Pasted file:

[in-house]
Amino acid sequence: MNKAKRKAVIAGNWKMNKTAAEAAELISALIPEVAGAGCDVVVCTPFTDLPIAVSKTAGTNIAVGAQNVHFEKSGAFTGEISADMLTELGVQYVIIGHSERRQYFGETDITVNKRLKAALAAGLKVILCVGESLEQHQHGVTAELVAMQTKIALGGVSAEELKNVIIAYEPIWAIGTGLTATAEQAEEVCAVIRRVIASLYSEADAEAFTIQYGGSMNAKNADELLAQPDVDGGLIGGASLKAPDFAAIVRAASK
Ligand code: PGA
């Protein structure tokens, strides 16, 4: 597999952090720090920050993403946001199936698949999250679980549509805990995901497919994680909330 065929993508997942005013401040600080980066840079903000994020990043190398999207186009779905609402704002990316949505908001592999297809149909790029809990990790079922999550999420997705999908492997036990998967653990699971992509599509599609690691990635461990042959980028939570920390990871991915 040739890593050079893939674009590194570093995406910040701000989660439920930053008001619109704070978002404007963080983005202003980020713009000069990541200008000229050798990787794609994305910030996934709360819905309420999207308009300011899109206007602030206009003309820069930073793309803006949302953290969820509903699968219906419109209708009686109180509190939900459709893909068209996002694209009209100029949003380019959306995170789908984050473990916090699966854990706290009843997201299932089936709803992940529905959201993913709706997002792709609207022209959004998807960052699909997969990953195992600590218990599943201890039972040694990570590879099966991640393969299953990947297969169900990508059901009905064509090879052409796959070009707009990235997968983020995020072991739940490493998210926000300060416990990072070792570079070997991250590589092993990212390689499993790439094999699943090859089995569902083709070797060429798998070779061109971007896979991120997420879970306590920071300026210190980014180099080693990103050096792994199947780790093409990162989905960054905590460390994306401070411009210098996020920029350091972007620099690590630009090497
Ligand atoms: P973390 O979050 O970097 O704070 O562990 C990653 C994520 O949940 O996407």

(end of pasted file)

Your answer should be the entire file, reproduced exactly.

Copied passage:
[in-house]
Amino acid sequence: MNKAKRKAVIAGNWKMNKTAAEAAELISALIPEVAGAGCDVVVCTPFTDLPIAVSKTAGTNIAVGAQNVHFEKSGAFTGEISADMLTELGVQYVIIGHSERRQYFGETDITVNKRLKAALAAGLKVILCVGESLEQHQHGVTAELVAMQTKIALGGVSAEELKNVIIAYEPIWAIGTGLTATAEQAEEVCAVIRRVIASLYSEADAEAFTIQYGGSMNAKNADELLAQPDVDGGLIGGASLKAPDFAAIVRAASK
Ligand code: PGA
């Protein structure tokens, strides 16, 4: 597999952090720090920050993403946001199936698949999250679980549509805990995901497919994680909330 065929993508997942005013401040600080980066840079903000994020990043190398999207186009779905609402704002990316949505908001592999297809149909790029809990990790079922999550999420997705999908492997036990998967653990699971992509599509599609690691990635461990042959980028939570920390990871991915 040739890593050079893939674009590194570093995406910040701000989660439920930053008001619109704070978002404007963080983005202003980020713009000069990541200008000229050798990787794609994305910030996934709360819905309420999207308009300011899109206007602030206009003309820069930073793309803006949302953290969820509903699968219906419109209708009686109180509190939900459709893909068209996002694209009209100029949003380019959306995170789908984050473990916090699966854990706290009843997201299932089936709803992940529905959201993913709706997002792709609207022209959004998807960052699909997969990953195992600590218990599943201890039972040694990570590879099966991640393969299953990947297969169900990508059901009905064509090879052409796959070009707009990235997968983020995020072991739940490493998210926000300060416990990072070792570079070997991250590589092993990212390689499993790439094999699943090859089995569902083709070797060429798998070779061109971007896979991120997420879970306590920071300026210190980014180099080693990103050096792994199947780790093409990162989905960054905590460390994306401070411009210098996020920029350091972007620099690590630009090497
Ligand atoms: P973390 O979050 O970097 O704070 O562990 C990653 C994520 O949940 O996407």